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So what initially made you want to get into acting?
I think I’ve always liked telling stories.

And career highlight so far?
Man in an Orange Shirt is certainly one: the experience of making it was wonderful, its themes are timely and powerful, and the film as a whole is one I’m hugely proud of making.

You’ve been cast in a lot of ‘darker’ roles – why do you think this is?
If by darker you mean more complicated, then certainly – I’m naturally drawn towards those characters and their profundities. The challenge of understanding a role, and revealing who that person is, excites me.

Are you ever apprehensive about the characters you play? Victor in [Kieran Evans’ 2014 picture]
Kelly + Victor for example, must have been pretty hardcore?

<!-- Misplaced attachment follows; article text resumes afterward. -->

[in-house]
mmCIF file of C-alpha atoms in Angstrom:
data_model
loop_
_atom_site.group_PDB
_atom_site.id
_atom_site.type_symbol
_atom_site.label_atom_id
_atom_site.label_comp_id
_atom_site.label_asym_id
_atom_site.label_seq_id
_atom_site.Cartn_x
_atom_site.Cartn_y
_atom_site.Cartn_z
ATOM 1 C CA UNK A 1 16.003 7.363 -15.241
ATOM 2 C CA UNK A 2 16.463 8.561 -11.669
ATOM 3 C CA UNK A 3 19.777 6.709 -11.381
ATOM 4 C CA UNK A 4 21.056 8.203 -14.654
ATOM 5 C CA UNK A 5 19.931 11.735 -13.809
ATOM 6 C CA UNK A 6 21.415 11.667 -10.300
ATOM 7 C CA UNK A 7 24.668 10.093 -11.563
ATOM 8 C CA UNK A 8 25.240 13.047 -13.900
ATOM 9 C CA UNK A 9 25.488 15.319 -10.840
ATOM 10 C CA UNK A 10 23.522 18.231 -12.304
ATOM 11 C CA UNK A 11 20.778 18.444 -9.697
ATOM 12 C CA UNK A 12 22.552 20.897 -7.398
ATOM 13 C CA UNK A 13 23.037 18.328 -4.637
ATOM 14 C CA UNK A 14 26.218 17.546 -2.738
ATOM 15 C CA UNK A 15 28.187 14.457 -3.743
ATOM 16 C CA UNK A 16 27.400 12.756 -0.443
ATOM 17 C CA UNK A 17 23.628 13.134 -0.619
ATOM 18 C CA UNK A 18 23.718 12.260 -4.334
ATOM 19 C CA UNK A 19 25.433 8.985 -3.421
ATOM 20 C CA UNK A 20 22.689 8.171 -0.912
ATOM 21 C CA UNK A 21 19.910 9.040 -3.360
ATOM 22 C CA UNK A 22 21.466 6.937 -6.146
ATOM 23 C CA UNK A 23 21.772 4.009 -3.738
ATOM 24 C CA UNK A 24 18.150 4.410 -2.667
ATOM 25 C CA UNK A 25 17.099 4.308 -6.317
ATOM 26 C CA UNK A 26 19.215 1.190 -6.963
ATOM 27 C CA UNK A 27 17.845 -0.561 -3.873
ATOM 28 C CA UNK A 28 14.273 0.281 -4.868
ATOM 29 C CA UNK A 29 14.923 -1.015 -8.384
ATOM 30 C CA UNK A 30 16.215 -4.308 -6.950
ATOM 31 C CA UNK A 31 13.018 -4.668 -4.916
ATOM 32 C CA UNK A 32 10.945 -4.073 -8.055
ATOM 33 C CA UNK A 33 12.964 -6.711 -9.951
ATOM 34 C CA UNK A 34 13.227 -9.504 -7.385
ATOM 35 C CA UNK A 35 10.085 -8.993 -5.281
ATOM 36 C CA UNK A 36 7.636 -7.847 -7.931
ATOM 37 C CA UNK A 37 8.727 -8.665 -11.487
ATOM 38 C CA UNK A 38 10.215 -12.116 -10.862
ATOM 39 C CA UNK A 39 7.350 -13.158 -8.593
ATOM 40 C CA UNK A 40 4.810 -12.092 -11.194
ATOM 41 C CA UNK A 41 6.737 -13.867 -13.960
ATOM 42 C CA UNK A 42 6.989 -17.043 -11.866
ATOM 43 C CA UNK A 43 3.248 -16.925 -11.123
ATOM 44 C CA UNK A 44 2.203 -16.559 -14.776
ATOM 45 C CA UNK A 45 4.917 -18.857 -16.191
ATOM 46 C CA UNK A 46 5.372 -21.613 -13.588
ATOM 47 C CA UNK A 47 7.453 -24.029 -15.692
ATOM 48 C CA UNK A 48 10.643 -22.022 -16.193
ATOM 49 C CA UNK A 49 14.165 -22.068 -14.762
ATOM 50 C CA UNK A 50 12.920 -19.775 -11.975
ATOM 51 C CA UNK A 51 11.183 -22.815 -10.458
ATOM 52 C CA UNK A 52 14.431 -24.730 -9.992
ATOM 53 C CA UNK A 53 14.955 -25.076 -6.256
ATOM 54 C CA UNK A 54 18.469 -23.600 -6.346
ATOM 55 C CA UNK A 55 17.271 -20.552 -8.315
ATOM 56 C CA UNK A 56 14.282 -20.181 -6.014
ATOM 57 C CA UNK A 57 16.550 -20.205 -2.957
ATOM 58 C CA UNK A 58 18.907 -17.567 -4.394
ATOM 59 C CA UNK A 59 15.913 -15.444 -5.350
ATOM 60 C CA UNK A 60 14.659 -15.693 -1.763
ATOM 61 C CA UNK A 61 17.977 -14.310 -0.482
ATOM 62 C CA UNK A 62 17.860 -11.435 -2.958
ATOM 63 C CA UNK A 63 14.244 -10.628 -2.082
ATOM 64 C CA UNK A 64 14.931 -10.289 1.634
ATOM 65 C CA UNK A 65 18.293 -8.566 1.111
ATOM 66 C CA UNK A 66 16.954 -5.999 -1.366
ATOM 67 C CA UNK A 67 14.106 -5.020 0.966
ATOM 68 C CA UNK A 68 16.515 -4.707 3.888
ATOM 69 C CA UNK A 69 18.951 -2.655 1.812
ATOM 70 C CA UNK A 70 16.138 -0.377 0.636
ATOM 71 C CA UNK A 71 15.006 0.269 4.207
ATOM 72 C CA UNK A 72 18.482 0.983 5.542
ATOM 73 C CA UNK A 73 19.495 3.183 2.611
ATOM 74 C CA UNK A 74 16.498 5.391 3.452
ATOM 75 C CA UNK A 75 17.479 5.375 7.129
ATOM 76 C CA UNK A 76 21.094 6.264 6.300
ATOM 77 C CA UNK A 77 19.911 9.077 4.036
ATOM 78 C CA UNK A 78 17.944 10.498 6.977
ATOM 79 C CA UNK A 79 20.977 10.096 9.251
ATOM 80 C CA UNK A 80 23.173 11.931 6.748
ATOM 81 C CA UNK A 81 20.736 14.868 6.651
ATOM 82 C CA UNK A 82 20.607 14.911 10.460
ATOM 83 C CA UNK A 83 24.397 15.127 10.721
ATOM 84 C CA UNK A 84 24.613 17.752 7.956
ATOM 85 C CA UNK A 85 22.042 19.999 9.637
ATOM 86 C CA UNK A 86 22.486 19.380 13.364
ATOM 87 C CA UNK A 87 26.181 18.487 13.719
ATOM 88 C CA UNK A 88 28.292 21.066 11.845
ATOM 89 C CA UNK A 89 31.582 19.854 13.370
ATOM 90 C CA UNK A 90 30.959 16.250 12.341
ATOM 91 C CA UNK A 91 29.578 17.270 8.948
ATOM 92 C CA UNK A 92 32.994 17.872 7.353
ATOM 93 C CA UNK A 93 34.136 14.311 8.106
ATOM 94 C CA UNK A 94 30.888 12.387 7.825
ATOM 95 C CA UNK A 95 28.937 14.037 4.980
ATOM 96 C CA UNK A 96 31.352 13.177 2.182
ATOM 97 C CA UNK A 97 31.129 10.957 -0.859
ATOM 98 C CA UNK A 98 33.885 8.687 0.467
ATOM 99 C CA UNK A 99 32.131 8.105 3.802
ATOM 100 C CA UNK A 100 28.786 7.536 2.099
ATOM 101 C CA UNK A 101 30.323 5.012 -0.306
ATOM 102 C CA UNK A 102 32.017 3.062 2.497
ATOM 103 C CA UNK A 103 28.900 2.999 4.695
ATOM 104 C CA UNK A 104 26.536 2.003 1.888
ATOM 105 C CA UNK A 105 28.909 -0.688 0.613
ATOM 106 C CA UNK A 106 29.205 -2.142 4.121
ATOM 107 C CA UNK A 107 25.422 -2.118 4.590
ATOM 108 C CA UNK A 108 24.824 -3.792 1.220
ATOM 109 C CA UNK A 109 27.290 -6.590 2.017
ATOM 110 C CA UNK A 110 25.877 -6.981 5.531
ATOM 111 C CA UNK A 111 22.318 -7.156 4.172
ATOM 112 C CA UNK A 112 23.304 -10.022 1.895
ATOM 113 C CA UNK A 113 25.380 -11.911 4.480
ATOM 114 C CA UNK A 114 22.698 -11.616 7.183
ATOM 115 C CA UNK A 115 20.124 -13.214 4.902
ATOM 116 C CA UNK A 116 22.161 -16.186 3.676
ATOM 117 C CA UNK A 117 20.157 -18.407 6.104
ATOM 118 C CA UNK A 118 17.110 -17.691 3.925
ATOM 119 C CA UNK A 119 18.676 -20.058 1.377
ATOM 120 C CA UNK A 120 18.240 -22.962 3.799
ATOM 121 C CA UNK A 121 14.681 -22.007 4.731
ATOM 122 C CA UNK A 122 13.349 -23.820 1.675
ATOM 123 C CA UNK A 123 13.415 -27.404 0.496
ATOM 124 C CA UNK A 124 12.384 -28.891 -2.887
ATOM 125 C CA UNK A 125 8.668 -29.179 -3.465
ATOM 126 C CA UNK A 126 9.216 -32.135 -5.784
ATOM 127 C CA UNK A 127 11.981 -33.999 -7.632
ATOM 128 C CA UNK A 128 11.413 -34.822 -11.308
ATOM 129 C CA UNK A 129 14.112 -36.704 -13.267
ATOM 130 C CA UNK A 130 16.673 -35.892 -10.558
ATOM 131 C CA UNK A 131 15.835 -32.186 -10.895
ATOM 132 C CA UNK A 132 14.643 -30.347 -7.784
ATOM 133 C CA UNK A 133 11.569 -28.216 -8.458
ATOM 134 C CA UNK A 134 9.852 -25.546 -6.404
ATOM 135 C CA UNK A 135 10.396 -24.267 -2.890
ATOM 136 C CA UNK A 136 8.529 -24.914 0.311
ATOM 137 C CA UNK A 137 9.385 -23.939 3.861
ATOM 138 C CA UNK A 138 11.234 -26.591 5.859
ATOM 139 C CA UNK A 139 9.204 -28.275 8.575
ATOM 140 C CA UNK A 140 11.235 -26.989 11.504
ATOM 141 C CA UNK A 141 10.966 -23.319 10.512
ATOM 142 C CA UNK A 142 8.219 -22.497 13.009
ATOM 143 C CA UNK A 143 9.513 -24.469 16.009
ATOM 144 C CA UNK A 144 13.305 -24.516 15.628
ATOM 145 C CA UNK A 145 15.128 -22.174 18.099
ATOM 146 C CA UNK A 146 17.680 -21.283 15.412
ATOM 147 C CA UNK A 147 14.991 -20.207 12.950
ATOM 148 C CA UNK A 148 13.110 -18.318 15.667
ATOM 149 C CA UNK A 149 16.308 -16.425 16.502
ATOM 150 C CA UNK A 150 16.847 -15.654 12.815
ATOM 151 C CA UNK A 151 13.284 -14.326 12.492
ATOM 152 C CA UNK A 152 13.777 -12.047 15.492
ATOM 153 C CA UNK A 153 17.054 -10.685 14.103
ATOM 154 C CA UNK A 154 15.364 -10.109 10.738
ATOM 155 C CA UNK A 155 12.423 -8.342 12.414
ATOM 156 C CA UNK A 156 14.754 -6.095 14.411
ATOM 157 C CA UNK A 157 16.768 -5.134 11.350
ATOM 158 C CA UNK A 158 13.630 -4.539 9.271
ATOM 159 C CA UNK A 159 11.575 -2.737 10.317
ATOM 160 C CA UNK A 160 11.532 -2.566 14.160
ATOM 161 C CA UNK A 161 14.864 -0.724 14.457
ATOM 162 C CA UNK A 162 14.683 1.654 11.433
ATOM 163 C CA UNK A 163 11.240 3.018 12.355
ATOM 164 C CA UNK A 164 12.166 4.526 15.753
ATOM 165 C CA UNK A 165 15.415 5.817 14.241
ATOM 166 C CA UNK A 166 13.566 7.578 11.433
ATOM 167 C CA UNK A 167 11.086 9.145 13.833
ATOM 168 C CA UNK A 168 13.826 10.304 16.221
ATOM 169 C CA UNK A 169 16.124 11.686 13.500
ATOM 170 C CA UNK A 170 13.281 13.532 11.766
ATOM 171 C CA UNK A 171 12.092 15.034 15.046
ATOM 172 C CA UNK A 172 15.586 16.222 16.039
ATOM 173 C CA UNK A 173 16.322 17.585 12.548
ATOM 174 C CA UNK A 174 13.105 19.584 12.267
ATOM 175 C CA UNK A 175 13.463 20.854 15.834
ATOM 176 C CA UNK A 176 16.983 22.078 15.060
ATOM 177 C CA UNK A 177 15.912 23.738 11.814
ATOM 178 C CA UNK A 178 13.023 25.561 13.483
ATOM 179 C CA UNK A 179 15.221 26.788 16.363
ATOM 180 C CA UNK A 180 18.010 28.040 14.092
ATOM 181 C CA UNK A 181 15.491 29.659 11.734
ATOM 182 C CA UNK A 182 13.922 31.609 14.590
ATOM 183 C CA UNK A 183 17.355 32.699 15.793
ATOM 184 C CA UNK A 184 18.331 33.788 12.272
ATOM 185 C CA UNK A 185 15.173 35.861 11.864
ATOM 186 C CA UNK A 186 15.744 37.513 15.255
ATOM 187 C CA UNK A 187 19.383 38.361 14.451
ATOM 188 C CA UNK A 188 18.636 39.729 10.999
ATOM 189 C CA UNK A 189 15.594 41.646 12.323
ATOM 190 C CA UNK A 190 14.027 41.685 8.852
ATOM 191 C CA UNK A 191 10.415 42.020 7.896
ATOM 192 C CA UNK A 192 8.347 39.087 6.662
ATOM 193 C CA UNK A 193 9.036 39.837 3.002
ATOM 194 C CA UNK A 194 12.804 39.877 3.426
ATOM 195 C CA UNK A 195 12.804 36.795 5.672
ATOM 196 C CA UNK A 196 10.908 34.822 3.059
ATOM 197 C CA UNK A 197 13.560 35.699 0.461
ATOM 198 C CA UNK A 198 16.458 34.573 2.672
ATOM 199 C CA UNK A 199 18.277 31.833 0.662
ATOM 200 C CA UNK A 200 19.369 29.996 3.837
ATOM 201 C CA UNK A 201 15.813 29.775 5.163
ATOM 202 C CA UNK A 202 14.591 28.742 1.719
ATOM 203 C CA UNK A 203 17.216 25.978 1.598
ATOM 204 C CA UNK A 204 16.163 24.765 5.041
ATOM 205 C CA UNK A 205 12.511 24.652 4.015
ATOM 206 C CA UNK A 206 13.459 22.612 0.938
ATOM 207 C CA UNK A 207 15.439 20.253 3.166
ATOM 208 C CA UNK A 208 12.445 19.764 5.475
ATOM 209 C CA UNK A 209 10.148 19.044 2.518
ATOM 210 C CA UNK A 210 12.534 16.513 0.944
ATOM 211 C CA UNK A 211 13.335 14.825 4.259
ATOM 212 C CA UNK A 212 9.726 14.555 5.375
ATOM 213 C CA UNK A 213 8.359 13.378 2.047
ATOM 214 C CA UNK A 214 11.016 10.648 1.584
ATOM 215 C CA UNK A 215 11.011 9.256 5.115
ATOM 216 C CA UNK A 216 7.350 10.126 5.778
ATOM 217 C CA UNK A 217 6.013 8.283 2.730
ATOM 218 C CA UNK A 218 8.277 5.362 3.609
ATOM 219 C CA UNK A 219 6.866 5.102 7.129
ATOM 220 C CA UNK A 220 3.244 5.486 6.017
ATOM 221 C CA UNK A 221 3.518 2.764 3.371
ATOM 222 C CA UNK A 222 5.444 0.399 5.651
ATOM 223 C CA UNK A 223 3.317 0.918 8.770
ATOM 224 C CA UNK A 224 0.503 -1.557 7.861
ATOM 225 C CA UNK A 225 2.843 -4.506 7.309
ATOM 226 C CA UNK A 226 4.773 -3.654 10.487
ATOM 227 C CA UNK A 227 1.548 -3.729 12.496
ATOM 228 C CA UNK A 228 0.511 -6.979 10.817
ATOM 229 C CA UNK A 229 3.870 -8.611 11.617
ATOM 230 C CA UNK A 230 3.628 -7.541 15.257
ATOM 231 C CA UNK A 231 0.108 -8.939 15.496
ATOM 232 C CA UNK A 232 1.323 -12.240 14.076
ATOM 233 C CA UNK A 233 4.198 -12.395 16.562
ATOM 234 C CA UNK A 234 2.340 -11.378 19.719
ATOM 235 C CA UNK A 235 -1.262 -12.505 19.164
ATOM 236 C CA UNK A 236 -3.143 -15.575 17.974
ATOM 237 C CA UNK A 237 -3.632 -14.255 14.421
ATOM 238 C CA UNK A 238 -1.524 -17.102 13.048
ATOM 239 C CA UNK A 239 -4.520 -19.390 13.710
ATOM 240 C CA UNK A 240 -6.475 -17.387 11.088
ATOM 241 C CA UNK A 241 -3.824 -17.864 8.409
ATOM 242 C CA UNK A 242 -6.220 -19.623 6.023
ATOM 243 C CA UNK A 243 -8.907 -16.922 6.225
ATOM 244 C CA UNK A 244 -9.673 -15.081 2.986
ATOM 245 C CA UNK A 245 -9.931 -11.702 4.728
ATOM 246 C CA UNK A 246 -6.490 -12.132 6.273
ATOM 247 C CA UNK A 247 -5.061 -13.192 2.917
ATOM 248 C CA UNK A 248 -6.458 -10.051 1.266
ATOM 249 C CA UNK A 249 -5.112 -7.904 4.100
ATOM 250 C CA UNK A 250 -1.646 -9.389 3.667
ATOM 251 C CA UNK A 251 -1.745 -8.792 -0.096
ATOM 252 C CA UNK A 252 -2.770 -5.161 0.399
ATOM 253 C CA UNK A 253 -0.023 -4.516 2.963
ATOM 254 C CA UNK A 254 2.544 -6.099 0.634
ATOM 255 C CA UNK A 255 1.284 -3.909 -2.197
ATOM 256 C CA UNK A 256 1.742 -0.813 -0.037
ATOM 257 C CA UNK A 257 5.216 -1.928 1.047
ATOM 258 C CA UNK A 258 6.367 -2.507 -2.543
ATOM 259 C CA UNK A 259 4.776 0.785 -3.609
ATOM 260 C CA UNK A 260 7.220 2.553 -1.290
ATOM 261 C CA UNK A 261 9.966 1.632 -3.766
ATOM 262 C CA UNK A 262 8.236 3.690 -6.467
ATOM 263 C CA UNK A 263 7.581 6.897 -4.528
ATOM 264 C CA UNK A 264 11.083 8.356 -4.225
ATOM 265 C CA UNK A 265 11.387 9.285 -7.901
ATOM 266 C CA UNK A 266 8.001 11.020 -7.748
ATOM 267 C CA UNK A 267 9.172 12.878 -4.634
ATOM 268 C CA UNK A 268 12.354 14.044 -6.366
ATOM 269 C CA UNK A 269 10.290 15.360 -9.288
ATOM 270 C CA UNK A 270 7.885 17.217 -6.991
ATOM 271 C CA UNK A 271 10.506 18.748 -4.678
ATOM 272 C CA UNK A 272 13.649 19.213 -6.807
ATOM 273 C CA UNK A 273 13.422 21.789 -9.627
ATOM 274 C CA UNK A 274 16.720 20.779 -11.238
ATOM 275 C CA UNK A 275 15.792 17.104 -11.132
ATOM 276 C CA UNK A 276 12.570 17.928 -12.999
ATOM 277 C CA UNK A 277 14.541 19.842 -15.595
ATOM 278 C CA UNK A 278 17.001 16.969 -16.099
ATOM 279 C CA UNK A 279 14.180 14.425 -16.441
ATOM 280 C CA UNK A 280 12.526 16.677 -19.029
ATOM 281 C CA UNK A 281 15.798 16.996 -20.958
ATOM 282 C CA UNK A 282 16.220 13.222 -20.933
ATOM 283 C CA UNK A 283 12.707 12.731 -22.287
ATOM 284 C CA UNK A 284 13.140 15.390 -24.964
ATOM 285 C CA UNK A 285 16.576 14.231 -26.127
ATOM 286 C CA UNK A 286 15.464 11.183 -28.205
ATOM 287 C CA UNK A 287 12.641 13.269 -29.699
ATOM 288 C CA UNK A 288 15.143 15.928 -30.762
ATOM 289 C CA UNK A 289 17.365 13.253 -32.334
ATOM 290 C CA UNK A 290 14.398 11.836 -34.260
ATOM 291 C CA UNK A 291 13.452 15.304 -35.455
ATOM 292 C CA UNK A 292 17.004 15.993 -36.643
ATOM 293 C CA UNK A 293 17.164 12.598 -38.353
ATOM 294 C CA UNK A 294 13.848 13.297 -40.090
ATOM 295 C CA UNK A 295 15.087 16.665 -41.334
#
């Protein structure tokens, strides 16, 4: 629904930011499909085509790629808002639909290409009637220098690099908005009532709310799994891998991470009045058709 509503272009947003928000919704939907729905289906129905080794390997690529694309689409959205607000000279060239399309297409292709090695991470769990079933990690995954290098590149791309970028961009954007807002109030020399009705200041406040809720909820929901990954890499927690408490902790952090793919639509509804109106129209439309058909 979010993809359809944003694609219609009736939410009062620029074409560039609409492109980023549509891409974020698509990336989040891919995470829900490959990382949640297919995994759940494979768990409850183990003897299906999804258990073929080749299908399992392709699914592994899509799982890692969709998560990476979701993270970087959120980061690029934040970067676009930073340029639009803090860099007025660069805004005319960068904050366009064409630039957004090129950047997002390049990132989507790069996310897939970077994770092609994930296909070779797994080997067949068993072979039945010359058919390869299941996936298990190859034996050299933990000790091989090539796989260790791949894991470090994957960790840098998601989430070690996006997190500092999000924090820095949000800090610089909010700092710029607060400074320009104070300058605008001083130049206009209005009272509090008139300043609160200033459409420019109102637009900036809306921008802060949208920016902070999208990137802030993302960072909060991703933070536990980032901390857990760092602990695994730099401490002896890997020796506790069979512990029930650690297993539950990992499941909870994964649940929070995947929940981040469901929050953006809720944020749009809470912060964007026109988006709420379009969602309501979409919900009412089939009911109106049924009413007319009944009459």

Any fears I had about what I anticipated would be a graphic and intense shoot were immediately dissolved by Kieran Evans. He is a singularly talented filmmaker, and I felt safe in his hands. I knew that what he would make would be provocative, moving and special. I felt it was so right that he was awarded a BAFTA for his work.

How do you gear yourself up for a day of shooting?
By preparation. I prepare enough so that I’m released from the words, and the emotion is as genuine as it can possibly be.

And for something like The Silent Man, where there is a certain level of history involved, what’s the prep like?
Again, as much as possible. The historical context was vital of course, but more than anything I wanted to understand what it would have been like for Bob Woodward – a young man at the time – to go after a person of such power, and what qualities he would have needed in order to do so.

What was it like to work with Liam Neeson?
Oh amazing. Every second of it. He’s an exceptional actor and is incredible in the film. He’s got a forceful quality, and yet remains vulnerable; the look of both the hunted and the hunter. Outside of work, he’s friendly and very funny.